SUMMARY OF: A Sunset Review of the Department of Corrections, Board of Parole

Why DLA Performed This Audit

The purpose of this audit was to determine if there is a demonstrated public need for the Board of Parole’s (board) continued existence and whether its termination date should be extended. The board is scheduled to terminate on June 30, 2016, and will have one year from that date to conclude its administrative operations.

Report Conclusions

Overall, the audit concluded that the board is serving the public’s interest by acting as the parole authority for the State. As such, the board fulfills the constitutional requirement that the State establish a parole system. Additionally, the audit concluded that the board conducts its business in a professional and efficient manner. Although there are several operational improvements needed, the audit found a demonstrated public need for the board’s continuing operation. We recommend the board’s termination date be extended six years to June 30, 2022.

Analysis of Public Need

The board operated in the public’s interest by making parole decisions including granting and denying discretionary parole, authorizing parole revocations or rescissions, and establishing conditions of parole. These decisions were made in the context of both maintaining public safety as well as promoting cost-effective incarceration.

The board actively worked towards achieving the following key objectives:

  • Serving as the parole authority for the State by considering applications for discretionary and special medical parole as needed;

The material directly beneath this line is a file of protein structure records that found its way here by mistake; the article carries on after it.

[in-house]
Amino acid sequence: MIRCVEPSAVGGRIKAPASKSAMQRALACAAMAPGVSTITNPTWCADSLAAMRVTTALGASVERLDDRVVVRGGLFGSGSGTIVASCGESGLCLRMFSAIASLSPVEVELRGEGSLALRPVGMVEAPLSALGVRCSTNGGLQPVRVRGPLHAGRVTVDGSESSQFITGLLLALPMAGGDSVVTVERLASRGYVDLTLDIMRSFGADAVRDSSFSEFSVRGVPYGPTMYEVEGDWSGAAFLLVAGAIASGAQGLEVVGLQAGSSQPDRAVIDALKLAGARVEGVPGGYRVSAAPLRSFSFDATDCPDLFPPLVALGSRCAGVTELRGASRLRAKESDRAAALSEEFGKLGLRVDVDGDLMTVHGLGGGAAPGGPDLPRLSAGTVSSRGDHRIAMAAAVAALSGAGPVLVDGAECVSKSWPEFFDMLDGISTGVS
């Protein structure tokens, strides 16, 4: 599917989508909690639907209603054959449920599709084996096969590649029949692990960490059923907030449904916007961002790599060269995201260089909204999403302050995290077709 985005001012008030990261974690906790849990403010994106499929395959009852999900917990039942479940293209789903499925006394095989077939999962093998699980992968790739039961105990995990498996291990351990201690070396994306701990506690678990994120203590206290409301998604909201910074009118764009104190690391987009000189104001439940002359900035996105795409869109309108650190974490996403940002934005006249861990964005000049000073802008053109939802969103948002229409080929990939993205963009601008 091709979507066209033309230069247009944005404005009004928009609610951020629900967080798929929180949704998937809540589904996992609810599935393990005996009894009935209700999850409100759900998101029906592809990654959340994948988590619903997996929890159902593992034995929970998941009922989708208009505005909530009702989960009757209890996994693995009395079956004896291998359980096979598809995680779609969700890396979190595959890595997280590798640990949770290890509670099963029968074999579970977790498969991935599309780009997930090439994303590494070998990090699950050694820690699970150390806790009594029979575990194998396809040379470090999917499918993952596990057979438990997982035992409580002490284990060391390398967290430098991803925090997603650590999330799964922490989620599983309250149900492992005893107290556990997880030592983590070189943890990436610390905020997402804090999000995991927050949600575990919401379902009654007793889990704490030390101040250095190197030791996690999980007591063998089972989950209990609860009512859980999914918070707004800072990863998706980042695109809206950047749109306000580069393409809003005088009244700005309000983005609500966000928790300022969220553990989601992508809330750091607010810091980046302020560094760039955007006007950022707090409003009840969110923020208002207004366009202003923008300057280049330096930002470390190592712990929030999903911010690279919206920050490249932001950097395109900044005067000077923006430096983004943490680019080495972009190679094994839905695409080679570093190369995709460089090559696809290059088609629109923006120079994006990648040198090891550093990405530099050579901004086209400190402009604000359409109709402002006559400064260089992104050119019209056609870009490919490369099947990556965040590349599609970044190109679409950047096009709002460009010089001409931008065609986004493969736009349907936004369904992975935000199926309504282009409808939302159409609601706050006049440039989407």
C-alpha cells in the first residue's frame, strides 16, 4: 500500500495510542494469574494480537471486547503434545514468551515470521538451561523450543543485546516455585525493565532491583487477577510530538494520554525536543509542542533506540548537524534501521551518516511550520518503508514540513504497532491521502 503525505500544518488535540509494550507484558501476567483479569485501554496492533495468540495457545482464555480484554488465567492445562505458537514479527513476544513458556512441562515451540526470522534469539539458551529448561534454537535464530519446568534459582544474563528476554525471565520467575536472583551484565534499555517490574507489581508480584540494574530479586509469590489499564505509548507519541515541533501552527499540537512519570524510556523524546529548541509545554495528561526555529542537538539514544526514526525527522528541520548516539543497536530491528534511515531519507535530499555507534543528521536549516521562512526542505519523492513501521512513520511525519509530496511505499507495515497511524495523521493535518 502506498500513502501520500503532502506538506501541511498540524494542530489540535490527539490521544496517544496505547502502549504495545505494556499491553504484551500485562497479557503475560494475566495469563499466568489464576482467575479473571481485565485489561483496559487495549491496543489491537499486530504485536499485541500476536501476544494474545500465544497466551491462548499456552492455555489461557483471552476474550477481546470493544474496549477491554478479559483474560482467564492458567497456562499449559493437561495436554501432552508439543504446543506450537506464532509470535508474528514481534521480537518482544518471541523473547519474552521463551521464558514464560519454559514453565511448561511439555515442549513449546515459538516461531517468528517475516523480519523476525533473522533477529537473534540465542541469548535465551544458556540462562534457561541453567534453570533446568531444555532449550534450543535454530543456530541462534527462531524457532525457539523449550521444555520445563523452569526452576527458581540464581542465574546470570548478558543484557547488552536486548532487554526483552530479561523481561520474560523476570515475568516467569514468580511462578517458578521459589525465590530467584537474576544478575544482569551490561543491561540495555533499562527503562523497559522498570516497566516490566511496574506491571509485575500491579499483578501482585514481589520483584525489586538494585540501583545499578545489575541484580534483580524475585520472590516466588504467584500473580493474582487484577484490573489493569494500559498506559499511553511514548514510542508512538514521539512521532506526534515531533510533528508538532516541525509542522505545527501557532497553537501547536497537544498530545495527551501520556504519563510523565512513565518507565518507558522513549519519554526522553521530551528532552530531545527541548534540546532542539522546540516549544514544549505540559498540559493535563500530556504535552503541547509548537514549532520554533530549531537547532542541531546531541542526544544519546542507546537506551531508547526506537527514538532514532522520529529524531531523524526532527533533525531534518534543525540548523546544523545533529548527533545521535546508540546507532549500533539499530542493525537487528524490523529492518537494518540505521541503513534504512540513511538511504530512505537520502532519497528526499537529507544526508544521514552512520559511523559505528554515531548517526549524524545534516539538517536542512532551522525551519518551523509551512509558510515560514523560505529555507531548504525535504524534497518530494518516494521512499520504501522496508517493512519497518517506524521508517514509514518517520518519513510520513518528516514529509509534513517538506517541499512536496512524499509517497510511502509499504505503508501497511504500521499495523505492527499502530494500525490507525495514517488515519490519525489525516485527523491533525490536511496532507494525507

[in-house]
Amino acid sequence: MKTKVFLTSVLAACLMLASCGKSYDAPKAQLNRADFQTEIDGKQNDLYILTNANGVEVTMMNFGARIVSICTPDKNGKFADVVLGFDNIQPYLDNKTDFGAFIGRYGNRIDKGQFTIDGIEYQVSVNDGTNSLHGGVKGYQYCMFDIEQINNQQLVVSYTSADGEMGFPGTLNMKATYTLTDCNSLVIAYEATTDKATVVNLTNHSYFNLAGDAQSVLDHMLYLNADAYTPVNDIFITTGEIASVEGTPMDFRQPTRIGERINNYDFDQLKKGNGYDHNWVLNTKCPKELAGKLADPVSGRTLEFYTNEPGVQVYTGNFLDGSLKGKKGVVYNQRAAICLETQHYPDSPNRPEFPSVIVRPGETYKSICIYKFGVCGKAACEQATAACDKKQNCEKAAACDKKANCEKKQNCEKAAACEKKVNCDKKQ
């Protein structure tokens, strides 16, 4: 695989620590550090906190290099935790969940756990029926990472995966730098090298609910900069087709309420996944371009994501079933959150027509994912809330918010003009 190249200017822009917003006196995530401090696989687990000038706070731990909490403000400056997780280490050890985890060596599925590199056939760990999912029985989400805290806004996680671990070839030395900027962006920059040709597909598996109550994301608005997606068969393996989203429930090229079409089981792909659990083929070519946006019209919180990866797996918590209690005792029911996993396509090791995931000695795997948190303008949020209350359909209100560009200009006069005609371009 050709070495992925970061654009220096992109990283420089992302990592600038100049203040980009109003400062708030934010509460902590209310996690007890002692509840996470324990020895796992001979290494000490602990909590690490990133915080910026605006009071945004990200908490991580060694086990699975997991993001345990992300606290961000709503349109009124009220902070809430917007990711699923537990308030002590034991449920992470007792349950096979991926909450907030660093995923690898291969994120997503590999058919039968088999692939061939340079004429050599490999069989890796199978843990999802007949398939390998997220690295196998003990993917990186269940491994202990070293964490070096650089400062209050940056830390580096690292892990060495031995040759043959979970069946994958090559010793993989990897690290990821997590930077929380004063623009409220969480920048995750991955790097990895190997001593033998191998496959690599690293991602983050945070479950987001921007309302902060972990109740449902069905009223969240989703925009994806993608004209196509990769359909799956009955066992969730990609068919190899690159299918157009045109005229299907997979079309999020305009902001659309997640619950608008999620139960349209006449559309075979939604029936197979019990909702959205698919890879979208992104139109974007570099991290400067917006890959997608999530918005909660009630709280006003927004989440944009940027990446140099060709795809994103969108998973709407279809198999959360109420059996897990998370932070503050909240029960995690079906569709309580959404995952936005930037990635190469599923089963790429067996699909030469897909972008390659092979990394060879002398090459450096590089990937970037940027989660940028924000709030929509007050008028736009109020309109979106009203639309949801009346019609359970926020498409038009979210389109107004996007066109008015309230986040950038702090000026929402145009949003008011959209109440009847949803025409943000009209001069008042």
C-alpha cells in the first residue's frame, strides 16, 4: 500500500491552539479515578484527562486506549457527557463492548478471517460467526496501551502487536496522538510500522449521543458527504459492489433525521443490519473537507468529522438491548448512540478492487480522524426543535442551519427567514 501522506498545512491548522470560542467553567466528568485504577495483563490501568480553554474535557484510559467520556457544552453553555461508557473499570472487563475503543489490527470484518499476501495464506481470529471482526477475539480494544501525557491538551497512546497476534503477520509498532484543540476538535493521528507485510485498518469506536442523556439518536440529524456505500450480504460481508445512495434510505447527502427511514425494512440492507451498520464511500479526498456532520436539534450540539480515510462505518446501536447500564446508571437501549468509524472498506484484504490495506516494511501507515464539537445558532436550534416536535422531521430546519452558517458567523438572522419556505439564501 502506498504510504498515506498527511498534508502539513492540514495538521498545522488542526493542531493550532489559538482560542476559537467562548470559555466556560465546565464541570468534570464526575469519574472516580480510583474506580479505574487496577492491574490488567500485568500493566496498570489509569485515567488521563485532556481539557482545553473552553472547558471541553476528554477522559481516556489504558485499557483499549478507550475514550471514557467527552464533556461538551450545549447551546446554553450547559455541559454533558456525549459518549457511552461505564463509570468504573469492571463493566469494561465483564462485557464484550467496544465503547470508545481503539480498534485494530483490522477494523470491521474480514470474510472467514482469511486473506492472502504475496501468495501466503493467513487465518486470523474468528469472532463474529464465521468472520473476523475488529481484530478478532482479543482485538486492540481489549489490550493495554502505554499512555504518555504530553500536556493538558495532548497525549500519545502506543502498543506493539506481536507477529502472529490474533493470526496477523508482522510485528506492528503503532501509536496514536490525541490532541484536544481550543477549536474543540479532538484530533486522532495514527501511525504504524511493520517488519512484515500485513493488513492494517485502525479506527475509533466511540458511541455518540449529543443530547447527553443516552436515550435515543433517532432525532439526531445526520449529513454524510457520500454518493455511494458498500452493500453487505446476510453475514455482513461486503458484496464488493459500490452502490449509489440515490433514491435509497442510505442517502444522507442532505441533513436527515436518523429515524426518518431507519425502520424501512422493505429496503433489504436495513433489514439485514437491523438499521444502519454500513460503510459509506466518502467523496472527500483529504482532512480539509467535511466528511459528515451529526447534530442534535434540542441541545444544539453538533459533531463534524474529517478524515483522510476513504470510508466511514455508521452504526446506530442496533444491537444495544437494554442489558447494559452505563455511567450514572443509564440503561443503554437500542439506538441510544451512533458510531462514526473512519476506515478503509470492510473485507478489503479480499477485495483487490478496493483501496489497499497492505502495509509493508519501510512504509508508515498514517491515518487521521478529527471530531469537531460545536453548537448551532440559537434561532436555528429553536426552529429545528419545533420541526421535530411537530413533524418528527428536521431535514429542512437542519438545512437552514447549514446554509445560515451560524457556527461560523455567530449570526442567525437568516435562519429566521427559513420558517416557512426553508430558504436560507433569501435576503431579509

• Imposing parole conditions for offenders scheduled to be released from prison custody and providing for supervision of those offenders;
  • Taking action against parolees who violate conditions of their release; and
  • Suggesting changes to regulatory requirements administered by the board.

Findings and Recommendations

  1. The board’s executive director should improve procedures to ensure required documentation for parole hearings is accurate and consistently included in parole files.
  2. The board’s executive director in coordination with Department of Corrections (DOC) management should implement documentation standards to ensure all offender and victim notifications are made in accordance with statutory requirements.
  3. The board should ensure proposed regulations address all statutory requirements related to its duties.
  4. DOC’s Administrative Services Division director should take steps to ensure the Alaska Corrections Offender Management System complies with state information technology security standards and national best practices.